Alamo Drafthouse is doing a ton of Stephen King screenings in anticipation of It Chapter Two. Click here to see the schedule and get tickets!
After The Shawshank Redemption became every guy and his father’s favorite movie of all time, The Green Mile can’t help but feel a bit like an also-ran in the Frank Darabont-adapts-a-prison-set-Stephen-King-story sweepstakes. But for many audiences that initially missed the boat on Shawshank, an oddly-titled film that came and went in theaters before earning its beloved status on home video, Darabont’s second film gave them - and him - an opportunity to capture that magic all over again, for the first time. The fact that it features an all-star cast and a murderer’s row of talent behind the camera certainly only enhances The Green Mile’s individual pedigree; but this “prestige” King adaptation remains today a particularly polished and impactful addition to the novelist’s expansive canon, much less the filmmaker’s uniquely curated body of work.
There’s something a little wild about Darabont’s skill, twice in a row, in understanding how best to translate King’s material to the big screen, especially given the (admittedly broad) similarities between the stories of Shawshank and Green Mile. The latter is decidedly a more fantastical premise, but he treats both stories the same in terms of the practicalities of the world created on screen and the responsibilities and challenges of the characters. There’s a tangibility to the setting, despite its theatrical insularity, that Darabont explores fully, and subsequently populates with an ensemble of personalities that of course propels the drama but also feels believable for the time and place in which the film is set. The privileged venality of Percy Wetmore (Doug Hutchison); the feckless culpability of Eduard Delacroix (Michael Jeter); and the quiet authority of Hal Moores (James Cromwell) convey an authentic and lived-in community within the prison.
Tom Hanks had already entered a veritable leading-man saintliness by the time he played Paul Edgecomb, but the actor fully captures the character’s complicated and uncertain reaction to the discovery that one of his charges - a death row inmate named John Coffey (Michael Clarke Duncan) - possesses powers and abilities that belie and contradict the state’s verdict that he is a child murderer and a man capable of violence. Hanks is especially skilled at making this sort of uprightness feel charming rather than cloying; but Edgecomb’s growth - let’s call it enlightenment - over the course of the film gives the audience a proxy through which to explore circumstances that seem, at best, improbable.
Duncan’s role, meanwhile, is perhaps charitably described as “problematic,” at least in today’s parlance. A physically imposing black character with the mentality of a child, he admittedly embodies some uncomfortable stereotypes held at that time about people of color; but the movie preys on that deliberately, and as an extension of King’s writing, to create a character who at that time would indisputably be sentenced to death for the crime for which he was determined to be guilty, and also be considered undeserving of that sentence. It’s a challenging role to create onscreen and one even more challenging to inhabit, but Duncan did an exceptional job at giving Coffey humanity and a dimensionality - so much so, in fact, that he earned a deserved Best Supporting Actor nomination for his work.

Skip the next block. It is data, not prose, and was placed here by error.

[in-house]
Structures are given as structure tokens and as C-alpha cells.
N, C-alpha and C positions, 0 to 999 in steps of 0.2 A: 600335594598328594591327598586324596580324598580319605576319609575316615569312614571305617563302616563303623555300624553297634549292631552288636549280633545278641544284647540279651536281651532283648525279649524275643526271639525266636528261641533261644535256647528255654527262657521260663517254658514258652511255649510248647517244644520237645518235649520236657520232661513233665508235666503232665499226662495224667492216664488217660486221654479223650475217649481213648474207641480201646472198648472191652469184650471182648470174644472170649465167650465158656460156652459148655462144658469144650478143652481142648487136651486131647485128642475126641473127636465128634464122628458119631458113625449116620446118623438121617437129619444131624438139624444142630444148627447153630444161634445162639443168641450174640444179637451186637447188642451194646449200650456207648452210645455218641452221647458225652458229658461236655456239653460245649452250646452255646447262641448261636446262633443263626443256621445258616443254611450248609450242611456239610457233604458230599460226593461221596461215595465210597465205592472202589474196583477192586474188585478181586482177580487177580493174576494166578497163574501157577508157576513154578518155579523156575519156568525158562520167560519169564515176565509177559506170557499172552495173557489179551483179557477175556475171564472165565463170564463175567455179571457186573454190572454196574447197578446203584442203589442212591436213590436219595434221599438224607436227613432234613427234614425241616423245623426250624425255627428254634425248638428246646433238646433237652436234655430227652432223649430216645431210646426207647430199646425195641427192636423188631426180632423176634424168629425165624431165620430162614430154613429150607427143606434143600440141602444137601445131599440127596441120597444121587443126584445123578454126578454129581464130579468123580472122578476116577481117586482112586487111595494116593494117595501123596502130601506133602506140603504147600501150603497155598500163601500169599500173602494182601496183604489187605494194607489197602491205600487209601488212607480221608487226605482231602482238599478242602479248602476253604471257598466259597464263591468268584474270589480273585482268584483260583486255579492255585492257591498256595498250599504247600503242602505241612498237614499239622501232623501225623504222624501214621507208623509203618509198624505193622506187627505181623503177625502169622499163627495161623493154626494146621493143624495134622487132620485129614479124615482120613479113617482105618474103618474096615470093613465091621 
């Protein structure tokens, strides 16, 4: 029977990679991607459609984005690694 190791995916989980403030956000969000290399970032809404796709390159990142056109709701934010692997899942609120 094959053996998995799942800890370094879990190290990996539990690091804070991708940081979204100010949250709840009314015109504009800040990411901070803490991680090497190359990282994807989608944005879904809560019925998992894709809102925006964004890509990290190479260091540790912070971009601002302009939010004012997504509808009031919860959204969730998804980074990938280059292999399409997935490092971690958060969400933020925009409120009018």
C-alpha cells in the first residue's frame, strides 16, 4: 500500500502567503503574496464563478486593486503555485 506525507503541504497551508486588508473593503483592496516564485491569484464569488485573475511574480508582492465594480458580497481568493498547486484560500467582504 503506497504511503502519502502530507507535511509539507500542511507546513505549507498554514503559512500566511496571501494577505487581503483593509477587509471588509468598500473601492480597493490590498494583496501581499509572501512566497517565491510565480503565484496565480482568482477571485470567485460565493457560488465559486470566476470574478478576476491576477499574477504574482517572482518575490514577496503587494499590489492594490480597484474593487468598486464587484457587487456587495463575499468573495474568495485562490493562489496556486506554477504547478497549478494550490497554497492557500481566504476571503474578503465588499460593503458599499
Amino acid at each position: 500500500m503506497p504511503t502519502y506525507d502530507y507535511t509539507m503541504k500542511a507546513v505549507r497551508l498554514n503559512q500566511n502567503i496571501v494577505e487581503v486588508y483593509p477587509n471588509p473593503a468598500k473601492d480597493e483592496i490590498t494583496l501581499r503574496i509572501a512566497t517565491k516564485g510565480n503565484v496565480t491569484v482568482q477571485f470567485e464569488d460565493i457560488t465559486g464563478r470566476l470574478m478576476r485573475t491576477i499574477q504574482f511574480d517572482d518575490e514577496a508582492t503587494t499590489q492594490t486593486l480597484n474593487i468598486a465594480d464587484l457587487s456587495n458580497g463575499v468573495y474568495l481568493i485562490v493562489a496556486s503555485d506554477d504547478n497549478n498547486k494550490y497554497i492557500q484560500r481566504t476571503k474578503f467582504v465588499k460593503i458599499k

By comparison, the film’s “villains”, Percy and William “Wild Bill” Wharton (Sam Rockwell), are rendered with decidedly less nuance. But there’s something essential about that portrait that only makes Edgecomb and Coffey’s relationship - and Coffey’s “powers” - that much more intriguing, and challenging for the audience to reckon with: Coffey’s altruism in the face of their selfishness confronts viewers with their own prejudices and beliefs, especially in a context of something inexplicable. It’s hard to say which performance is showier, especially given the horrifying cruelty of Percy’s behavior; but Hutchison really throws himself into the role in a way that creates a permanent impression of the actor and not just the character, while Rockwell is so shameless as Wild Bill that for many it became a breakthrough moment that alerted viewers to what they later discovered was an incredibly versatile talent on screen.
Darabont’s treatment of King’s material is, again, exceptional; though it flirts with supernatural ideas in a way that many of his other stories delve deeply into, he combines those elements in a really humanistic and powerful way. What it shares with Shawshank is its enduring exploration of good and bad, unfairness and justice, albeit this time modified - and amplified - by the prospect of circumstances that defy our ability to easily understand, rationalize or process. It’s that idea that bolsters the power of the framing device - Edgecomb as an older man, wrestling with a story that seems too distant to accept, even after witnessing it himself. But ultimately, The Green Mile is a movie not just about what we experience, but what challenges what we can and must believe; and that’s why among King’s many stories about unexplained phenomena, this is one that resonates not just with the visceral energy of watching it unfold, but what we take away intellectually and emotionally after we’ve been surprised and exhilarated by its twists and turns.